4. Extending your credit history — When you’ve had an account for just a short time, you might not want to cancel it, as it could shorten the average age of accounts on your credit history and have a minor impact on your credit score. Instead of just closing your account to avoid paying an annual fee, consider a product change. This way, your account will continue to be open in good standing without reducing the average age of all of your accounts.
5. Maintaining your credit line — When you close a credit card account, you will reduce the total amount of available credit, which will raise your debt-to-credit ratio. If you’re worried about impacting your credit, you can request a product change to a no-annual-fee card instead of closing the account. This is especially important for those with just a few credit cards.
6. Avoiding new applications — Another reason to perform a product change is to use a new card without having to submit a new application. Each new application results in a check on your credit, and can also run afoul of some issuers’ policies such as Chase’s 5/24 rule. If there’s a credit card that meets your needs better than the one you currently have, a product change can allow you to use it without the impact of applying for a new card or opening a new account.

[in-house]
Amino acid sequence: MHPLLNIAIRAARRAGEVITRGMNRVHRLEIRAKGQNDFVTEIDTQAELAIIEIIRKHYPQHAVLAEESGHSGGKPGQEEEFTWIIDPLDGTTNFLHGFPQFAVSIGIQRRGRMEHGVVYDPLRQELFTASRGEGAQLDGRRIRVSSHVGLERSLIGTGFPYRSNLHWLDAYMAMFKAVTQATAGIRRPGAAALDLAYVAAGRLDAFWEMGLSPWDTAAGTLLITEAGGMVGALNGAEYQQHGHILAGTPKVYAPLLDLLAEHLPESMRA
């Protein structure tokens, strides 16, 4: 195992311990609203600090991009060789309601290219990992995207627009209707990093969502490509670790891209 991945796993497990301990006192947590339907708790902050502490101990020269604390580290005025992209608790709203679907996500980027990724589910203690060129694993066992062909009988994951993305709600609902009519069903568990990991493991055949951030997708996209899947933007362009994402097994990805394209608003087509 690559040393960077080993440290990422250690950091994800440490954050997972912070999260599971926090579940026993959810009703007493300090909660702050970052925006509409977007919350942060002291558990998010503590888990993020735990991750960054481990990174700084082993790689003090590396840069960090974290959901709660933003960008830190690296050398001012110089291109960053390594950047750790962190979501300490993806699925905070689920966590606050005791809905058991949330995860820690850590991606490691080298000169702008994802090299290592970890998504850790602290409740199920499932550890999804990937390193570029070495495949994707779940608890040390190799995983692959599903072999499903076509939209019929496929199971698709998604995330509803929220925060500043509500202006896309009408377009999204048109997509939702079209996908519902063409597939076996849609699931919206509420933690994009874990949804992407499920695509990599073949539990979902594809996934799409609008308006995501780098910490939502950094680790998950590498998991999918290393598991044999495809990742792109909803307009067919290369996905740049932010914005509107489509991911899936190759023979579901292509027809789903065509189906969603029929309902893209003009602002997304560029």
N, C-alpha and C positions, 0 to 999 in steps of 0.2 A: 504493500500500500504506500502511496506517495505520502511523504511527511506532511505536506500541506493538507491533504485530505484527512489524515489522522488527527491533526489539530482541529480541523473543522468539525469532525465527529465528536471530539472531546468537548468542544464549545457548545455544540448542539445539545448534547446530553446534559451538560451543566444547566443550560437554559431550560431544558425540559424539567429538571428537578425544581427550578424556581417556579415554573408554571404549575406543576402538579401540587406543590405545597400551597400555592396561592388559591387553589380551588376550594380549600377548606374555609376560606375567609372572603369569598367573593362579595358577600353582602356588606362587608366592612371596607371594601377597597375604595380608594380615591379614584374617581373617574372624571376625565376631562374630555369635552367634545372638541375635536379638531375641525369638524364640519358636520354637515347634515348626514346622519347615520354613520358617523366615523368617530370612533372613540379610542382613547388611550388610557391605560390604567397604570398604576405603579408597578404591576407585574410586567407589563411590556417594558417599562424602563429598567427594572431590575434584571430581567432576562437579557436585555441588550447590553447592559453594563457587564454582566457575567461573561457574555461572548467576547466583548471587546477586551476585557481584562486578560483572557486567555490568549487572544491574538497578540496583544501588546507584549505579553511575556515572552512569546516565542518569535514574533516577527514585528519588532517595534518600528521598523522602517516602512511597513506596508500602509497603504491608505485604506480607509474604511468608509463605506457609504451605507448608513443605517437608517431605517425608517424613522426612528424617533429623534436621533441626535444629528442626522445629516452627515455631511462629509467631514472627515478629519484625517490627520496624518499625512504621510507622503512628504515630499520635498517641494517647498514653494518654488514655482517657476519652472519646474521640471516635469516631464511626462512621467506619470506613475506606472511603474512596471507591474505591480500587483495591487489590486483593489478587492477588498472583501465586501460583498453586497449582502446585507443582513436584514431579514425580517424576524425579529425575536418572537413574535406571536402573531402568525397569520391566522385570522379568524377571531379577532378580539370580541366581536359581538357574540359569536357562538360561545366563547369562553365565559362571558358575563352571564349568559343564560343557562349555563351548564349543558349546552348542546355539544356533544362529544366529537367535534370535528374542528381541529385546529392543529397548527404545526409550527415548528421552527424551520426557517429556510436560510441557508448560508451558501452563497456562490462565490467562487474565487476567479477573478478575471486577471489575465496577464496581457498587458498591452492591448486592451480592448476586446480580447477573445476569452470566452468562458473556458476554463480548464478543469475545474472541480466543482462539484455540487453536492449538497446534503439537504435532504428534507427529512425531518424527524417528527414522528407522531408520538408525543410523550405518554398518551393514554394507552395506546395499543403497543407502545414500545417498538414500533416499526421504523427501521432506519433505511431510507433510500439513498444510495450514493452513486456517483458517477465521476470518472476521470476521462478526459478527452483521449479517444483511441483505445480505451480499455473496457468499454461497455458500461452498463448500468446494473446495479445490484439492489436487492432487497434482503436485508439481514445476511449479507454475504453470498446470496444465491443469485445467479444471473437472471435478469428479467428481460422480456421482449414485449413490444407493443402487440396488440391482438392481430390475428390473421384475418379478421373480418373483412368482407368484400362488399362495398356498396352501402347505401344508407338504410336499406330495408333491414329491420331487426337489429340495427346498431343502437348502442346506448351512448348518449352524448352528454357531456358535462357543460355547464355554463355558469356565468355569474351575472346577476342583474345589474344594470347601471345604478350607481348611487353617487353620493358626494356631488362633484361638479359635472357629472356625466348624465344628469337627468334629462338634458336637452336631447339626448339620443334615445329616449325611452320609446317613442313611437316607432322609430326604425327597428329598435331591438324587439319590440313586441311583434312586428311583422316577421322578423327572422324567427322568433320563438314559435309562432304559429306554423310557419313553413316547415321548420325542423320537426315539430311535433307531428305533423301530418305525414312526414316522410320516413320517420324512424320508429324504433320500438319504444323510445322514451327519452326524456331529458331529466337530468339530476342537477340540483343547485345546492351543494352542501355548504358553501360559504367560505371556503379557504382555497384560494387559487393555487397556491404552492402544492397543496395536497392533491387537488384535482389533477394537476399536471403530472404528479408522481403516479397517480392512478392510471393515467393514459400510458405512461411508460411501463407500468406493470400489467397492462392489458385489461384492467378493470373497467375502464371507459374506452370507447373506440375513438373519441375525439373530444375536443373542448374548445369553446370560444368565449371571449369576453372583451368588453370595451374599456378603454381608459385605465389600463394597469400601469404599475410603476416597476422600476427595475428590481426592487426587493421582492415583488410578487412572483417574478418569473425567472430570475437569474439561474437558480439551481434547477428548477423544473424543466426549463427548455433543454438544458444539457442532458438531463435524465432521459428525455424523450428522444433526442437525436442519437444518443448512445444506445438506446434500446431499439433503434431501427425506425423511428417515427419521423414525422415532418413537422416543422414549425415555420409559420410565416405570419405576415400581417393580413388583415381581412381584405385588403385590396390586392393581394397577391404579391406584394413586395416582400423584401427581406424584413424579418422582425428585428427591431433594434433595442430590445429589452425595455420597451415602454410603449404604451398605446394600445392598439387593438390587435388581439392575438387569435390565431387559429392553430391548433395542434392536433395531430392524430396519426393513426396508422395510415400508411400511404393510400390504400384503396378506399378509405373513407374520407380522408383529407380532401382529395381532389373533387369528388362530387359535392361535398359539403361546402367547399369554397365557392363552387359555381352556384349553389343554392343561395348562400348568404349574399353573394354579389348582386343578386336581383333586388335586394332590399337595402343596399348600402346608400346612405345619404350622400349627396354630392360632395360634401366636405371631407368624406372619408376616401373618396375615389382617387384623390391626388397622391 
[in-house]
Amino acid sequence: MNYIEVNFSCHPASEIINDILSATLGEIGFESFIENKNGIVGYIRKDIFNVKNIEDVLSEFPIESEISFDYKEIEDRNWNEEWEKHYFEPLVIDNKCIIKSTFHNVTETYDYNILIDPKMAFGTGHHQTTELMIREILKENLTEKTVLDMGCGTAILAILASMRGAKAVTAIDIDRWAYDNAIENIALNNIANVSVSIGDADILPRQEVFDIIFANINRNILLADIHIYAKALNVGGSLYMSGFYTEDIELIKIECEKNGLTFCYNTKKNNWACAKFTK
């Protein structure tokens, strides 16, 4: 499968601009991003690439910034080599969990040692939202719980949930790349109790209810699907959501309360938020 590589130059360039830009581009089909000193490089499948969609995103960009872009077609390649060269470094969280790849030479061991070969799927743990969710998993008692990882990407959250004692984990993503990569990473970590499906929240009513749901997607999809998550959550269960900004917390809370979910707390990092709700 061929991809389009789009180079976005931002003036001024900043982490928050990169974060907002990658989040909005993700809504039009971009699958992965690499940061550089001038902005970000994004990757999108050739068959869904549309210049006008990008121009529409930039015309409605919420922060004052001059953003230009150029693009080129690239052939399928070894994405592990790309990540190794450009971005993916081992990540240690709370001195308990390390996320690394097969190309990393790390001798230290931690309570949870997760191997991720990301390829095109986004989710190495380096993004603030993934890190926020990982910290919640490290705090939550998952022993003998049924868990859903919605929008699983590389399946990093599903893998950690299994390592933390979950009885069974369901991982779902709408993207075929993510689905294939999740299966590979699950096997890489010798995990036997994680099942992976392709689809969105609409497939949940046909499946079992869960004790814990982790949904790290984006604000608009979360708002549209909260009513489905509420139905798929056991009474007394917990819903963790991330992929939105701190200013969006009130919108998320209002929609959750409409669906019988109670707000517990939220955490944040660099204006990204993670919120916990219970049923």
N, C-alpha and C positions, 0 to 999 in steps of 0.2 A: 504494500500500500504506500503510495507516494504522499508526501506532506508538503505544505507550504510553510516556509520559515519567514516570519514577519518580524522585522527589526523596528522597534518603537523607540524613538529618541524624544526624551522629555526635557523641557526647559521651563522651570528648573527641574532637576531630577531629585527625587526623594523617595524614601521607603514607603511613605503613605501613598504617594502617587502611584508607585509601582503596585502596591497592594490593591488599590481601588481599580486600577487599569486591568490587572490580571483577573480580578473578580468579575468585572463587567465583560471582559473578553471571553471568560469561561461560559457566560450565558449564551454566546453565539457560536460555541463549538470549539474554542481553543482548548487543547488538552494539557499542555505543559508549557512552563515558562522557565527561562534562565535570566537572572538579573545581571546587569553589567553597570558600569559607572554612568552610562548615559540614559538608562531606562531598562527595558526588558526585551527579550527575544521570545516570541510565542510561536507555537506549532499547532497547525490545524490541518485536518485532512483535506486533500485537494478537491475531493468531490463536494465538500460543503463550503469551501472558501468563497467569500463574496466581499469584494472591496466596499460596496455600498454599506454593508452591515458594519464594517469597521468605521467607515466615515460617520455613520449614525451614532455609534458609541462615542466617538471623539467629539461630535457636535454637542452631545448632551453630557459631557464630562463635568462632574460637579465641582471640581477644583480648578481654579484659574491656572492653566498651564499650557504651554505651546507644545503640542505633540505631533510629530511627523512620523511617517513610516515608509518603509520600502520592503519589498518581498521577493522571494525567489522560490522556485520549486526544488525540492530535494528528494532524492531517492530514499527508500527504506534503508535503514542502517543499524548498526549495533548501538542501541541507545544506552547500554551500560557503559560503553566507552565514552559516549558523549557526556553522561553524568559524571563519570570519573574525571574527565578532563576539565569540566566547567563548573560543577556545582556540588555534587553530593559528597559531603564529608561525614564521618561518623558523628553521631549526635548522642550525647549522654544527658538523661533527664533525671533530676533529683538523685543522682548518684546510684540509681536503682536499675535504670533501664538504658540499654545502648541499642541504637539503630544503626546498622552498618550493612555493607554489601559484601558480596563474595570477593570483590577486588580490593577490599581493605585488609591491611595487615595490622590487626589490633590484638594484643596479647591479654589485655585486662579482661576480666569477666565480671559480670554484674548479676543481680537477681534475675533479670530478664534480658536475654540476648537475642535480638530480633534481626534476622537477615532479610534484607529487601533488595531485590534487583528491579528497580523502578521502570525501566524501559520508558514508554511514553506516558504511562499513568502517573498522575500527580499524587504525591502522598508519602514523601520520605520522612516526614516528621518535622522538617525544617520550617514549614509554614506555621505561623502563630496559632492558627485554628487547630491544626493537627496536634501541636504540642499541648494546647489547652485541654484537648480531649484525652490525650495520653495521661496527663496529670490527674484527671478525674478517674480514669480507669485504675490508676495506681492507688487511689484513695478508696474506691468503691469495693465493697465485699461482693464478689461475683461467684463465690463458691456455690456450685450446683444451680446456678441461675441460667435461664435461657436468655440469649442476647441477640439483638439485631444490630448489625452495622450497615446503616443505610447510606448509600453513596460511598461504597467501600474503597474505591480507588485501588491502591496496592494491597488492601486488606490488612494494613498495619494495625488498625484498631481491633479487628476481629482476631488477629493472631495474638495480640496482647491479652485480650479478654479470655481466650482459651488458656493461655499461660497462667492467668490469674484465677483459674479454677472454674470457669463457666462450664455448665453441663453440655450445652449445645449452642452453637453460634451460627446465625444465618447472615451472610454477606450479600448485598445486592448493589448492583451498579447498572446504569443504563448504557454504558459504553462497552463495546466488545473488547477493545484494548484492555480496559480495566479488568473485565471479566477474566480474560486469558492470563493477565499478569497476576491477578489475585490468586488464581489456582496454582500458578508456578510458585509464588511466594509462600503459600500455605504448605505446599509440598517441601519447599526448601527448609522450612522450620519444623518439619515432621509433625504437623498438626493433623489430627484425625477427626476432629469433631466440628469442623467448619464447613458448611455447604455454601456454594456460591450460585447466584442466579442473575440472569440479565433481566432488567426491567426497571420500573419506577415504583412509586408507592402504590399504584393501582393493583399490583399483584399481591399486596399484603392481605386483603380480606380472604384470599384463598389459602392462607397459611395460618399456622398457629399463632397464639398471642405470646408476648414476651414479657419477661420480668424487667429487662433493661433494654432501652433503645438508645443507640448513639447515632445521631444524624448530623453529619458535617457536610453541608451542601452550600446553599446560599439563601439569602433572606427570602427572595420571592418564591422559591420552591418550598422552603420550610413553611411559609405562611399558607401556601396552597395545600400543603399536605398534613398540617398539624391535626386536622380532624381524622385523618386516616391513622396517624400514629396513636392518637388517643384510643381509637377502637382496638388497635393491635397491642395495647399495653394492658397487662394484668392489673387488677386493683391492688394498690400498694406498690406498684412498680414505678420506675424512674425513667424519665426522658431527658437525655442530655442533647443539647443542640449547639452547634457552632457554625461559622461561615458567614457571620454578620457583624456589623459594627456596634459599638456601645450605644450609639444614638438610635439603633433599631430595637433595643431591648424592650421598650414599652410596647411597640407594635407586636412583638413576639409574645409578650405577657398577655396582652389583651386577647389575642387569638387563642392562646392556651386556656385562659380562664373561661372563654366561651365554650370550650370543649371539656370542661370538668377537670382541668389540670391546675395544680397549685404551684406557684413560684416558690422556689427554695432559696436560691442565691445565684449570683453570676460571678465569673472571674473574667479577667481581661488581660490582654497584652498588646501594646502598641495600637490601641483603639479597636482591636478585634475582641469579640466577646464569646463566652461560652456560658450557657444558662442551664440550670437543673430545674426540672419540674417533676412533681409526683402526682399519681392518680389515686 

7. Discontinuing an unused card — If there is a drawback to Chase’s Sapphire Reserve, it’s that it can makes your Sapphire Preferred obsolete. There’s simply no reason to use your Sapphire Preferred to earn 2x Ultimate Rewards points on travel and dining when the Sapphire Reserve offers 3x in the same categories. So if you’re a new Sapphire Reserve cardholder and you also have a Sapphire Preferred, consider requesting a product change to another Chase card of your choosing, such as the Freedom or Freedom Unlimited. Then, you can transfer the points you earned from your Freedom or Freedom Unlimited account to your Sapphire Reserve account. Once the points are in your Sapphire Reserve account, you can redeem them for 1.5 cents apiece toward travel reservations or move them to airline miles or hotel points with transfer partners.
Disadvantages of Product Changes
For all the benefits, there are a few downsides to making product changes to your existing accounts. The biggest one is that you will not receive a sign-up bonus when you make a product change (with the exception of some targeted offers). As long as you’re aware of this going in, you can weigh it against the advantages for your particular situation.
In addition, most card issuers require that your account be open for at least one year before allowing you to make a product change, so don’t try to do it too soon after opening a card.
A very small percentage of cardholders know about this technique for maximizing your credit card portfolio, but it’s not very hard to do. By considering the best ways to strategically switch products on your existing accounts, you can always hold the best combination of cards for your needs.
Additional reporting by Liz Hund.
Featured photo by Guido Mieth/Getty Images.